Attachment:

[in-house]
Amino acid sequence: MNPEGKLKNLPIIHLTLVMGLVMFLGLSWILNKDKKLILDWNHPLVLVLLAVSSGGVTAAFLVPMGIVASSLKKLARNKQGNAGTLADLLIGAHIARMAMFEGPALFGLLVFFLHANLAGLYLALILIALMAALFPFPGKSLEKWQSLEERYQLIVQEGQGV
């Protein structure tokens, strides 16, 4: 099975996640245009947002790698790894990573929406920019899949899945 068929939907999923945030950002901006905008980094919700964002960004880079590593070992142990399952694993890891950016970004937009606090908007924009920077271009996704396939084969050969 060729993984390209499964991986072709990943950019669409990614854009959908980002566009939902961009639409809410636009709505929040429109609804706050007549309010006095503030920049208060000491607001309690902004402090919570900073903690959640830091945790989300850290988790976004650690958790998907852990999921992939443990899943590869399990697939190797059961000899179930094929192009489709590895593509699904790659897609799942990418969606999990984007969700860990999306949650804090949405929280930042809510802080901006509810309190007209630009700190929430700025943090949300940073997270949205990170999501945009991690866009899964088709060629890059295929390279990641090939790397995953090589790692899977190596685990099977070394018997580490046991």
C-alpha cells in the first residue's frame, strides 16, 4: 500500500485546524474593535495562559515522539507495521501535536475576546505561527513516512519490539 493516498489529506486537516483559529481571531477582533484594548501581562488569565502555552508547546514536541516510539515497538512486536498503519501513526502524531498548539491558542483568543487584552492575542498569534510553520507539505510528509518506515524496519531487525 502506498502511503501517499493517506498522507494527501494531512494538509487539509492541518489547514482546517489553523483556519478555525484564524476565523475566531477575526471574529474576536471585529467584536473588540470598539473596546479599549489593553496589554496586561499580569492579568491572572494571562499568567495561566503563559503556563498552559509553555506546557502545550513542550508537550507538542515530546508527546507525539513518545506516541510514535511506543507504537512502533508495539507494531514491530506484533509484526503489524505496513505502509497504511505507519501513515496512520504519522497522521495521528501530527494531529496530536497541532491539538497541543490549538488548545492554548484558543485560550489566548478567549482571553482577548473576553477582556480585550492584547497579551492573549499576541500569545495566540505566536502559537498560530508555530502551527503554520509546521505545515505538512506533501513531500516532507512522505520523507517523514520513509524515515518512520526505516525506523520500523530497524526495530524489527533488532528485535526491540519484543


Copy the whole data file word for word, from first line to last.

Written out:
[in-house]
Amino acid sequence: MNPEGKLKNLPIIHLTLVMGLVMFLGLSWILNKDKKLILDWNHPLVLVLLAVSSGGVTAAFLVPMGIVASSLKKLARNKQGNAGTLADLLIGAHIARMAMFEGPALFGLLVFFLHANLAGLYLALILIALMAALFPFPGKSLEKWQSLEERYQLIVQEGQGV
């Protein structure tokens, strides 16, 4: 099975996640245009947002790698790894990573929406920019899949899945 068929939907999923945030950002901006905008980094919700964002960004880079590593070992142990399952694993890891950016970004937009606090908007924009920077271009996704396939084969050969 060729993984390209499964991986072709990943950019669409990614854009959908980002566009939902961009639409809410636009709505929040429109609804706050007549309010006095503030920049208060000491607001309690902004402090919570900073903690959640830091945790989300850290988790976004650690958790998907852990999921992939443990899943590869399990697939190797059961000899179930094929192009489709590895593509699904790659897609799942990418969606999990984007969700860990999306949650804090949405929280930042809510802080901006509810309190007209630009700190929430700025943090949300940073997270949205990170999501945009991690866009899964088709060629890059295929390279990641090939790397995953090589790692899977190596685990099977070394018997580490046991």
C-alpha cells in the first residue's frame, strides 16, 4: 500500500485546524474593535495562559515522539507495521501535536475576546505561527513516512519490539 493516498489529506486537516483559529481571531477582533484594548501581562488569565502555552508547546514536541516510539515497538512486536498503519501513526502524531498548539491558542483568543487584552492575542498569534510553520507539505510528509518506515524496519531487525 502506498502511503501517499493517506498522507494527501494531512494538509487539509492541518489547514482546517489553523483556519478555525484564524476565523475566531477575526471574529474576536471585529467584536473588540470598539473596546479599549489593553496589554496586561499580569492579568491572572494571562499568567495561566503563559503556563498552559509553555506546557502545550513542550508537550507538542515530546508527546507525539513518545506516541510514535511506543507504537512502533508495539507494531514491530506484533509484526503489524505496513505502509497504511505507519501513515496512520504519522497522521495521528501530527494531529496530536497541532491539538497541543490549538488548545492554548484558543485560550489566548478567549482571553482577548473576553477582556480585550492584547497579551492573549499576541500569545495566540505566536502559537498560530508555530502551527503554520509546521505545515505538512506533501513531500516532507512522505520523507517523514520513509524515515518512520526505516525506523520500523530497524526495530524489527533488532528485535526491540519484543